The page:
UGC’s New PhD Admission Policy Sparks Controversy, Student Organizations Demand Repeal


Critics Slam UGC Order as Threat to Academic Autonomy and Research Opportunities

Mohammad Alamullah | Clarion India

The University Grants Commission (UGC) finds itself embroiled in controversy following its recent directive on PhD admissions, prompting strong opposition from student organizations calling for its immediate retraction. The order, issued on March 27, mandates PhD entrance exams to be based solely on NET scores, a move condemned by various student bodies, including the All India Students Association (AISA).

Sanjeet Kumar, General Secretary of AISA, denounced the UGC’s decision, stating, “This step poses a grave threat to the autonomy of educational institutions and jeopardizes students’ access to research opportunities.” Kumar emphasized concerns over the implications of the directive, particularly its impact on the quality and diversity of candidates admitted to PhD programmes.

The UGC’s order introduces several changes to the PhD admission process, including the introduction of a new category for admission solely based on PhD scores, alongside NET/JRF qualification. Additionally, the validity period of NET certificates has been reduced, and a greater emphasis has been placed on NET scores for PhD admissions, allocating 70% weightage to test scores and 30% to interviews.
Sanjeet Kumar, incoming General Secretary of ISA, criticized the directive for disregarding the importance of holistic evaluations in the admission process. “By mandating universities to admit PhD candidates solely based on NET scores, the UGC undermines the significance of comprehensive assessments,” Kumar remarked. “This approach risks marginalising candidates who may excel in other areas beyond standardised test performance.”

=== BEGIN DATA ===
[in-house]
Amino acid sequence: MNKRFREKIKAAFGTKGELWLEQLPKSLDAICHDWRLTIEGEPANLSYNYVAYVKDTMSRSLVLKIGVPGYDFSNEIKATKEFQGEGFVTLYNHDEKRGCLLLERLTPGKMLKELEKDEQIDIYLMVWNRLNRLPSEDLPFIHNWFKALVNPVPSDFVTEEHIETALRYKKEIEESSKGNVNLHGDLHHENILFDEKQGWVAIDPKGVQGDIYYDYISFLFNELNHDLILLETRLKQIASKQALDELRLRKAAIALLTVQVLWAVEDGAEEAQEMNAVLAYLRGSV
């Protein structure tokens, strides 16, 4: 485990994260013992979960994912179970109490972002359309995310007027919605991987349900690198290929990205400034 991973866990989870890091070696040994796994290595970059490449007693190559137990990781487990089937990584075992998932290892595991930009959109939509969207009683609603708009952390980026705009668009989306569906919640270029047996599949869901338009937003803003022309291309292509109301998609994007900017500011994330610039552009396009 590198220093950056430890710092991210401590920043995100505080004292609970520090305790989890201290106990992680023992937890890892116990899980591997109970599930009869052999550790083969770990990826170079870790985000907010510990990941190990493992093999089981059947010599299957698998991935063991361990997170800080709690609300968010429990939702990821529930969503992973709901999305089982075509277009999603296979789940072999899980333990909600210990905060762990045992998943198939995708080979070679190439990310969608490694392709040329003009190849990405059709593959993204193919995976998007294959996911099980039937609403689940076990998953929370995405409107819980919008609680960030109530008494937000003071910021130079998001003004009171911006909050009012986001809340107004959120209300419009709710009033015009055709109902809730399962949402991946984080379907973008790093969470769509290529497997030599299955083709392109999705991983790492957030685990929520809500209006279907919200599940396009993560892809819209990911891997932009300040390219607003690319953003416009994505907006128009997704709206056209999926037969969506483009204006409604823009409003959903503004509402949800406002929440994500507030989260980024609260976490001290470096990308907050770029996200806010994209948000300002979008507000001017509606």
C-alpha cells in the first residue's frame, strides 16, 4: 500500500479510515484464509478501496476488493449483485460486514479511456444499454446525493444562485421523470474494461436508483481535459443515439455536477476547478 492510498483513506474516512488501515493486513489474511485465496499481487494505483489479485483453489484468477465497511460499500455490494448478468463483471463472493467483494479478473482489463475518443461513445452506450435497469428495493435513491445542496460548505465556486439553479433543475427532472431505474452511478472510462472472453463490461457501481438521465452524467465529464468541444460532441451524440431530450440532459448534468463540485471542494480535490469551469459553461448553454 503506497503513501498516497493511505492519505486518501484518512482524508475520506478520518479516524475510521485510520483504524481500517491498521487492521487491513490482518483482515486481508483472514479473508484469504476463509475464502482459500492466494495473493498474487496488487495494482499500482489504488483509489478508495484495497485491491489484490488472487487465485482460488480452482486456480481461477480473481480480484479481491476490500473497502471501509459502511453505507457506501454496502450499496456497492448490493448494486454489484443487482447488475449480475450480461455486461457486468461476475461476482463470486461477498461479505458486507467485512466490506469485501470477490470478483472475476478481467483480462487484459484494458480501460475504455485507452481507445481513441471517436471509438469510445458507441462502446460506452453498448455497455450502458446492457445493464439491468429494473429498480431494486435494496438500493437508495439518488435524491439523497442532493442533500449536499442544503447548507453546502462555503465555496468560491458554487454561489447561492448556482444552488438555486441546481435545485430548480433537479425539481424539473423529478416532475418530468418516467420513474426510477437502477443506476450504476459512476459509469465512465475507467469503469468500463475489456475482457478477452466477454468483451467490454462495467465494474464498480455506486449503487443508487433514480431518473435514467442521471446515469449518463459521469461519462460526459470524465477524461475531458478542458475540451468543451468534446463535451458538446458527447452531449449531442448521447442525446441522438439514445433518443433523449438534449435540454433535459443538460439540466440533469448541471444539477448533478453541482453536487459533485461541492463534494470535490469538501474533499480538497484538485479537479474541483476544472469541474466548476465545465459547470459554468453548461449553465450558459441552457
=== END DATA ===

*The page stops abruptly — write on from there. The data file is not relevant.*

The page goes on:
Opponents of the UGC’s order argue that it could exacerbate inequalities in access to higher education and research opportunities, particularly for students from marginalised backgrounds. The reliance on standardised test scores, they argue, fails to account for factors such as socio-economic background, diverse academic experiences, and research potential.

Moreover, critics warn of potential consequences for both public and private institutions, as the new policy could lead to increased pressure on universities to prioritise corporate interests over academic integrity. They caution against the erosion of academic autonomy and the commodification of education, urging the UGC to reconsider its approach to PhD admissions.

In response to mounting criticism, the UGC defended its decision, citing the need for standardised evaluation measures and streamlining the admission process. However, dissenting voices continue to advocate for a more inclusive and equitable approach to PhD admissions, emphasising the importance of preserving academic diversity and fostering research excellence. As debates over the future of PhD admissions unfold, stakeholders remain vigilant, advocating for policies that uphold academic integrity and promote equal access to research opportunities.


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